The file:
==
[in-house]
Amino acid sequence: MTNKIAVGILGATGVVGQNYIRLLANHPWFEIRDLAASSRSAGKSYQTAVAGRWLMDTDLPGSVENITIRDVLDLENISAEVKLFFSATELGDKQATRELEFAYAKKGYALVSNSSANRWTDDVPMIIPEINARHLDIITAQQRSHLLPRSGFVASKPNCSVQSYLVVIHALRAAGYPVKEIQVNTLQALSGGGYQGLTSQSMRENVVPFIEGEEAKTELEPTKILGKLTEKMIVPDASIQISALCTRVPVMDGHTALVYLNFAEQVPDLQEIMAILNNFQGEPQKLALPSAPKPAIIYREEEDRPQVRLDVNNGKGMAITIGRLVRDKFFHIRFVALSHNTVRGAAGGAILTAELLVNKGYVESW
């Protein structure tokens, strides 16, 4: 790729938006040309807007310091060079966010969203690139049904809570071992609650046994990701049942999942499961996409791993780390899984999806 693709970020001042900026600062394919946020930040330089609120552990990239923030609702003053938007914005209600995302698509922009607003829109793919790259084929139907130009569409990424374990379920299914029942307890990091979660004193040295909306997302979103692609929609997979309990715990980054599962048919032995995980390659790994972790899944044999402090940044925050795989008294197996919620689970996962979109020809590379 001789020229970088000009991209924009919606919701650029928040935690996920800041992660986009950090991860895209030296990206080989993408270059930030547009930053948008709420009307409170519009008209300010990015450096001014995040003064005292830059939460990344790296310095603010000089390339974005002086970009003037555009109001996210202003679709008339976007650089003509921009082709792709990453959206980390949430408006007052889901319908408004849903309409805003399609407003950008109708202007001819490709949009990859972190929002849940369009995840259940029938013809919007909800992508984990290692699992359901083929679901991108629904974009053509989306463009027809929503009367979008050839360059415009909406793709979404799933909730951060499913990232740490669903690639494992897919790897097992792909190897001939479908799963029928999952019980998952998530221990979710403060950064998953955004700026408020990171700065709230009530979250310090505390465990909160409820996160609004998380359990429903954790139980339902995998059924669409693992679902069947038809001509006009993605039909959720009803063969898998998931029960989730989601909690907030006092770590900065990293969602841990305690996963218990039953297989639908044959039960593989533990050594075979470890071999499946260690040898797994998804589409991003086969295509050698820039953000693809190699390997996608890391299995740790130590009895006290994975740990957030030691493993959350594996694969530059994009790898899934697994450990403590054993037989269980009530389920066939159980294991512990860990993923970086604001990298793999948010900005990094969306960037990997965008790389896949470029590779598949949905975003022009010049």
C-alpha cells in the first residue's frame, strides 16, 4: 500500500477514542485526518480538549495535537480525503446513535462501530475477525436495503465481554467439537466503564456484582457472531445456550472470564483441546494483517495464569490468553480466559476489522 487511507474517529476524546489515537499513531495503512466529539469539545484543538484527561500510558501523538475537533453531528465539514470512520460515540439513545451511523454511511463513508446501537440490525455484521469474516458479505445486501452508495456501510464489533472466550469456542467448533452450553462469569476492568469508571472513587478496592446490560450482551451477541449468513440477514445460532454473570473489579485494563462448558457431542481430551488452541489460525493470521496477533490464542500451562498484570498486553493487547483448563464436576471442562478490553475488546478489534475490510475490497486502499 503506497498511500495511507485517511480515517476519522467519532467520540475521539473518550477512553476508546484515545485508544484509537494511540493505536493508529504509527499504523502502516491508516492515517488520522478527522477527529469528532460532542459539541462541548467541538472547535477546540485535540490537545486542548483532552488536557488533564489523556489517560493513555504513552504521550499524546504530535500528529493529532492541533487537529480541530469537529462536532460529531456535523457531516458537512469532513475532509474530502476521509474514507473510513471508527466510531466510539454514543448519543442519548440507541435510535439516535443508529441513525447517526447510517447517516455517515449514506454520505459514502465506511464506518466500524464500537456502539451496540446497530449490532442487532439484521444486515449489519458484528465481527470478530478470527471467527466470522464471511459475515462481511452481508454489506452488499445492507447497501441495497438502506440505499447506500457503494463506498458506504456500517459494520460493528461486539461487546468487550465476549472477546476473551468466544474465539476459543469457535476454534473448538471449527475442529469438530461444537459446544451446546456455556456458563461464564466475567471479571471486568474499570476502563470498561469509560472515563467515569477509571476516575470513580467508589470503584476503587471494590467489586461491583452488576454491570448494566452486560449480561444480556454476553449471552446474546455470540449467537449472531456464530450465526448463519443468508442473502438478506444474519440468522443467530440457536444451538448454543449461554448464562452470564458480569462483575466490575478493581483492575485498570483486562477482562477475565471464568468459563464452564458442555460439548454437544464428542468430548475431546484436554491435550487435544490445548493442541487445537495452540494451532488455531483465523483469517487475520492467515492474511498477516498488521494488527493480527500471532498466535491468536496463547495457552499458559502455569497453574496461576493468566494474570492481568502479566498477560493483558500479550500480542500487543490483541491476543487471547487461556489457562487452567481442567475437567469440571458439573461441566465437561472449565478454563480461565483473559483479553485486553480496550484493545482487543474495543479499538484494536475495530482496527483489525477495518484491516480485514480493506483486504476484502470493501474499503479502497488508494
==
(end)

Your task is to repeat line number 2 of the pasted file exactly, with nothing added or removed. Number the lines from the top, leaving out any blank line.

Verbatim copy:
Amino acid sequence: MTNKIAVGILGATGVVGQNYIRLLANHPWFEIRDLAASSRSAGKSYQTAVAGRWLMDTDLPGSVENITIRDVLDLENISAEVKLFFSATELGDKQATRELEFAYAKKGYALVSNSSANRWTDDVPMIIPEINARHLDIITAQQRSHLLPRSGFVASKPNCSVQSYLVVIHALRAAGYPVKEIQVNTLQALSGGGYQGLTSQSMRENVVPFIEGEEAKTELEPTKILGKLTEKMIVPDASIQISALCTRVPVMDGHTALVYLNFAEQVPDLQEIMAILNNFQGEPQKLALPSAPKPAIIYREEEDRPQVRLDVNNGKGMAITIGRLVRDKFFHIRFVALSHNTVRGAAGGAILTAELLVNKGYVESW